Shamsudduha, M.


Springer Link
Springer Singapore

Year of Publication:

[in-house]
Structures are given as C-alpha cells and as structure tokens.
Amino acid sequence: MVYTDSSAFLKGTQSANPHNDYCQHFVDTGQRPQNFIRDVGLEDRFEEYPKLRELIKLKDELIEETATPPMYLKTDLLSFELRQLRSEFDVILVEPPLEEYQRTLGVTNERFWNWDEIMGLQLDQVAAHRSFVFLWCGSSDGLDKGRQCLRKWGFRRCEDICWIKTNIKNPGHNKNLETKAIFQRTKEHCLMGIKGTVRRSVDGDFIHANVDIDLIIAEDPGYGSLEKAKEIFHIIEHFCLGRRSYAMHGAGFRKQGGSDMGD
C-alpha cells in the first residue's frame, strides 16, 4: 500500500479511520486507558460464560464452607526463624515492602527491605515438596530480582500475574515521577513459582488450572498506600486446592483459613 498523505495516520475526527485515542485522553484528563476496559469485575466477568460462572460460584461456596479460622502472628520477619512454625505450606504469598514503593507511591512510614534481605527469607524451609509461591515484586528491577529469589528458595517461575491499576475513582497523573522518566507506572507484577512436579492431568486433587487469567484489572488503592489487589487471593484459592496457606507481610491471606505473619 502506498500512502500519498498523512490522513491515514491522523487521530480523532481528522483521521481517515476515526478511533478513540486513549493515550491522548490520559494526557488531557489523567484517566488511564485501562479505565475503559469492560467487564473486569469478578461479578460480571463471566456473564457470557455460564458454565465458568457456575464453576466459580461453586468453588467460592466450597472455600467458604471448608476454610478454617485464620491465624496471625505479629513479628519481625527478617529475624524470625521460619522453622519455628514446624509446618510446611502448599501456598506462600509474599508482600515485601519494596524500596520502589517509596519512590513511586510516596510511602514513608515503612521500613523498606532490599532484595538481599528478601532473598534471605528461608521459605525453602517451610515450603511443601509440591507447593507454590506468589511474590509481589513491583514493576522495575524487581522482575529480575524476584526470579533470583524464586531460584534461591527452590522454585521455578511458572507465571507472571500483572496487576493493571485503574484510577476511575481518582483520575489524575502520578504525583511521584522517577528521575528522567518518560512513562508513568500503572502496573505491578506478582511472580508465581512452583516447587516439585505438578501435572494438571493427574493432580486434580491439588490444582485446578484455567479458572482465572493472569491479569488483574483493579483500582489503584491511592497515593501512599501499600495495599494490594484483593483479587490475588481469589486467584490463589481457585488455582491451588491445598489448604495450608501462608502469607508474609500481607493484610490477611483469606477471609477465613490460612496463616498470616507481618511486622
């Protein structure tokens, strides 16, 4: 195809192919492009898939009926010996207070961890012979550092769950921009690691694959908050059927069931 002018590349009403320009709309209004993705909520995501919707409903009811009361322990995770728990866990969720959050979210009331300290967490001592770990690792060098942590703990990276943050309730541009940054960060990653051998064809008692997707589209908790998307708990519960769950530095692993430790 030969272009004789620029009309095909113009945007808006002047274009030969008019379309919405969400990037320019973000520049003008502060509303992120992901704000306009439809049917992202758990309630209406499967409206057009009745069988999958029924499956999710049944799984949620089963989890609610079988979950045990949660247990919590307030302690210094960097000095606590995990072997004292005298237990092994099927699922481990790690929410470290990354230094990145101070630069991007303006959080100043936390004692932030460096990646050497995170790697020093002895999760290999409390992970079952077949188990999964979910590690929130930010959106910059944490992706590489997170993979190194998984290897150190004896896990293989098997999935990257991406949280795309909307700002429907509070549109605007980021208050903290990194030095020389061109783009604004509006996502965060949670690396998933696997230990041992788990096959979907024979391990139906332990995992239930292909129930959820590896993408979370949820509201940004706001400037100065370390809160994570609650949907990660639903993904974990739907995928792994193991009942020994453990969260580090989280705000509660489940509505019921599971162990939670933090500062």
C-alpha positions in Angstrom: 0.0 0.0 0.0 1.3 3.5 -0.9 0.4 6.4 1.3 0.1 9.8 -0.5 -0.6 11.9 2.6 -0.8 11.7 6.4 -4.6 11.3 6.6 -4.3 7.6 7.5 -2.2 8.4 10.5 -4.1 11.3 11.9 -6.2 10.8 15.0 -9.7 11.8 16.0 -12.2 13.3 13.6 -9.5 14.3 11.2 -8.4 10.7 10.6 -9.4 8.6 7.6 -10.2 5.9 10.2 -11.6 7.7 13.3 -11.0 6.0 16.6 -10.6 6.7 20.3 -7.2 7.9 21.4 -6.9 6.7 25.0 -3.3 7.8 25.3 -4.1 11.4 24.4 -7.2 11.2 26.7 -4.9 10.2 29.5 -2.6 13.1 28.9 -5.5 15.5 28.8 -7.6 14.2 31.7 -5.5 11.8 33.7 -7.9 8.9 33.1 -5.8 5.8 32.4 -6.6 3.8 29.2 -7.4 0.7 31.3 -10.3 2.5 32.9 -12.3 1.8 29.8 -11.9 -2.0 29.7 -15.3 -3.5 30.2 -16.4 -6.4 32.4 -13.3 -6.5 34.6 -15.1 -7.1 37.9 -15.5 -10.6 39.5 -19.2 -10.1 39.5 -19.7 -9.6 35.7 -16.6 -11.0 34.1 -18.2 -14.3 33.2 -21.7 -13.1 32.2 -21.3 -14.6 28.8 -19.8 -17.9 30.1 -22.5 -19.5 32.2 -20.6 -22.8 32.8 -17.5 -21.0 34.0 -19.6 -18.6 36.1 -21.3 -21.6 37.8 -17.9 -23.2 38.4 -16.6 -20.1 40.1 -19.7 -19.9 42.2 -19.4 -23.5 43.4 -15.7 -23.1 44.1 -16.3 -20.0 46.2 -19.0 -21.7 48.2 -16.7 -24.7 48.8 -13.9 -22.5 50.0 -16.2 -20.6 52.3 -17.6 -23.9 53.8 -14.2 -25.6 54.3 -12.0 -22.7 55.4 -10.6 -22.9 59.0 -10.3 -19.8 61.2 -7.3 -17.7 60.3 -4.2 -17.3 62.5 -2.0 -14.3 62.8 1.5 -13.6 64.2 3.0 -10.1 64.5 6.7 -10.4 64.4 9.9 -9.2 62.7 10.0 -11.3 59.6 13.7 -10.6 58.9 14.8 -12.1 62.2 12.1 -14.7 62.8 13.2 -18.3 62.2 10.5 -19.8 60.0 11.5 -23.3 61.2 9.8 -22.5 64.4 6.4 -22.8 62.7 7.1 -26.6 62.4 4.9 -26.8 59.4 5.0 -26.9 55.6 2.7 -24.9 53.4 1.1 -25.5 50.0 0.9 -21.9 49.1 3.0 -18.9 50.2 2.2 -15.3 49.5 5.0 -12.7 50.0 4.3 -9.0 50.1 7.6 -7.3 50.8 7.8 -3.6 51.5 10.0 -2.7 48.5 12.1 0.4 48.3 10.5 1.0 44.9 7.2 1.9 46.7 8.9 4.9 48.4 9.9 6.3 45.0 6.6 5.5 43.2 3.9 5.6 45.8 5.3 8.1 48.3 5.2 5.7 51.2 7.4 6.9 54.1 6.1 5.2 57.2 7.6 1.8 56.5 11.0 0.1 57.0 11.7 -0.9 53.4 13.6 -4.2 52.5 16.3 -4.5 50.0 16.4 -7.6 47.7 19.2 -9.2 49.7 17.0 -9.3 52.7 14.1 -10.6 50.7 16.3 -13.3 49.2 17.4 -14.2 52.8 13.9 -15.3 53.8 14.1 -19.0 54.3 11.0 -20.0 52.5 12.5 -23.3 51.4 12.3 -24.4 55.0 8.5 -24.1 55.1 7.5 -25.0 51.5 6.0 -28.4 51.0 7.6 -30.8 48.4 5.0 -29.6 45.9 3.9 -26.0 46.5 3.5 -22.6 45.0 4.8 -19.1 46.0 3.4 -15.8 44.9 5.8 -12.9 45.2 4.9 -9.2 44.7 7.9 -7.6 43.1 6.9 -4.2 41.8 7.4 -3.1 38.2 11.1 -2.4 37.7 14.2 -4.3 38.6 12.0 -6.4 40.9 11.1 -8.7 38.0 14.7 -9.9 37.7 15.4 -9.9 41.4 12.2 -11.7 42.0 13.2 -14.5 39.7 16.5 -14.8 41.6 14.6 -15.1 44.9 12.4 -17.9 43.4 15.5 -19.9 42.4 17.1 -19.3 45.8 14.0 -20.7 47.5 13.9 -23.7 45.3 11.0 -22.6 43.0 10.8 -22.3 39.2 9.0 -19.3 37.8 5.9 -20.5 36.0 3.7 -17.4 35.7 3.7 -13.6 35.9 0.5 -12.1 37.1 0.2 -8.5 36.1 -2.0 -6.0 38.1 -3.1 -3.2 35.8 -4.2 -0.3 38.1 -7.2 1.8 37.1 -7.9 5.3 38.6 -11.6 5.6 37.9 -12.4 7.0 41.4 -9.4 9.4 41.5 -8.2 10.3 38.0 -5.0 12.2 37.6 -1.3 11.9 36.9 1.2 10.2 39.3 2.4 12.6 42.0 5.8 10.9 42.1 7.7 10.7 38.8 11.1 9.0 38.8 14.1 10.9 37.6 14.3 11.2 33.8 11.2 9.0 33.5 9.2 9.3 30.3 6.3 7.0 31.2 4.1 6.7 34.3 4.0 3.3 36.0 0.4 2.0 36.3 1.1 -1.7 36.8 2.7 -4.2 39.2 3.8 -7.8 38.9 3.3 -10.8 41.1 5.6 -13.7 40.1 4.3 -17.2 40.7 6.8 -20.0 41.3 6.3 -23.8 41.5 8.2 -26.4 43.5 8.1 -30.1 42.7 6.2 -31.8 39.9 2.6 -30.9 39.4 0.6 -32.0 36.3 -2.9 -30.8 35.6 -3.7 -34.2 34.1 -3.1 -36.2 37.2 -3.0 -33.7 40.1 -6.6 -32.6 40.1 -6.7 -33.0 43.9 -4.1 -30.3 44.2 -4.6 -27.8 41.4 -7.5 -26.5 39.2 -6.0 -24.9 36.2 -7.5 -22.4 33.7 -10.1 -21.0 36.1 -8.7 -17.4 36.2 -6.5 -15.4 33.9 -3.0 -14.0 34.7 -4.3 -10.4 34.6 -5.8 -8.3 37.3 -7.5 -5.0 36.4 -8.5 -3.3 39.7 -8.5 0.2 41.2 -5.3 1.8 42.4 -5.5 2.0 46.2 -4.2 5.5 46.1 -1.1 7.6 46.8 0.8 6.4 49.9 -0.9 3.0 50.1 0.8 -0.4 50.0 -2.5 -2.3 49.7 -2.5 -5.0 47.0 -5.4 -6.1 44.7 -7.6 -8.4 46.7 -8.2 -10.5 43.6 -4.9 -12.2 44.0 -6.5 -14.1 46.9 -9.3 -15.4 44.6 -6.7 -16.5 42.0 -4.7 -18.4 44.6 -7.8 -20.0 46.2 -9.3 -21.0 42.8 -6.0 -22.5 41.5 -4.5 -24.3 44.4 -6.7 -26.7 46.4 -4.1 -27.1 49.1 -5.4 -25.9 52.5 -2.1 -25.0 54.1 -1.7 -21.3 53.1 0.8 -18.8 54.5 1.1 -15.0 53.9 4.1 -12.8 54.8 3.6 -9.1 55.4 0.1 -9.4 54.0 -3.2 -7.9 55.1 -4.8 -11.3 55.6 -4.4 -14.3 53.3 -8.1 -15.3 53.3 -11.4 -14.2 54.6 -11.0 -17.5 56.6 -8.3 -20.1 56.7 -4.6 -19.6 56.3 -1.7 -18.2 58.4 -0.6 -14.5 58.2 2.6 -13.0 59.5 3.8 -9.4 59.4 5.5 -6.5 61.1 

Groundwater has been playing a central role in drinking and irrigation water supplies in Bangladesh for more than four decades. Today, nearly 97% of all drinking water supplies in Bangladesh come from groundwater via hand-operated tubewells that tap the shallow part (<150 m bgl) of the Bengal Aquifer System (BAS). Groundwater-fed irrigation, that currently meets 80% of irrigation water supplies, has been sustaining the dry-season high-yielding “Boro” rice cultivation since the 1970s that has made Bangladesh nearly self-sufficient in food production and led to major economic development. The shallow groundwater is, however, facing major challenges: (1) widespread, natural contamination of arsenic (As) and salinity in coastal areas and (2) rapid depletion of groundwater storage in intensely irrigated areas (e.g., Barind Tract) and major metropolitan cities like Dhaka City. Substantial declines in shallow groundwater levels are currently leading toward an “unsustainable” condition for low-cost pumping technologies (e.g., hand pumps, shallow irrigation wells) and threatening food security. In contrast, intensive dry-season abstraction has also led to increased groundwater recharge by enabling pumping-induced greater infiltrations of rain and surface water during the wet season in areas where surface geologies are permeable and potential recharge is high—realizing the idea of the Ganges Water Machine. Although the impacts of human development of groundwater resources are evident, it is unclear how changing climate will affect groundwater quality and quantity. In addition, recently, there is an increased focus on the development of deep groundwater in Bangladesh to mitigate As and salinity problems. However, little is known about recharge mechanisms and long-term security of the deep groundwater resource in Bangladesh.

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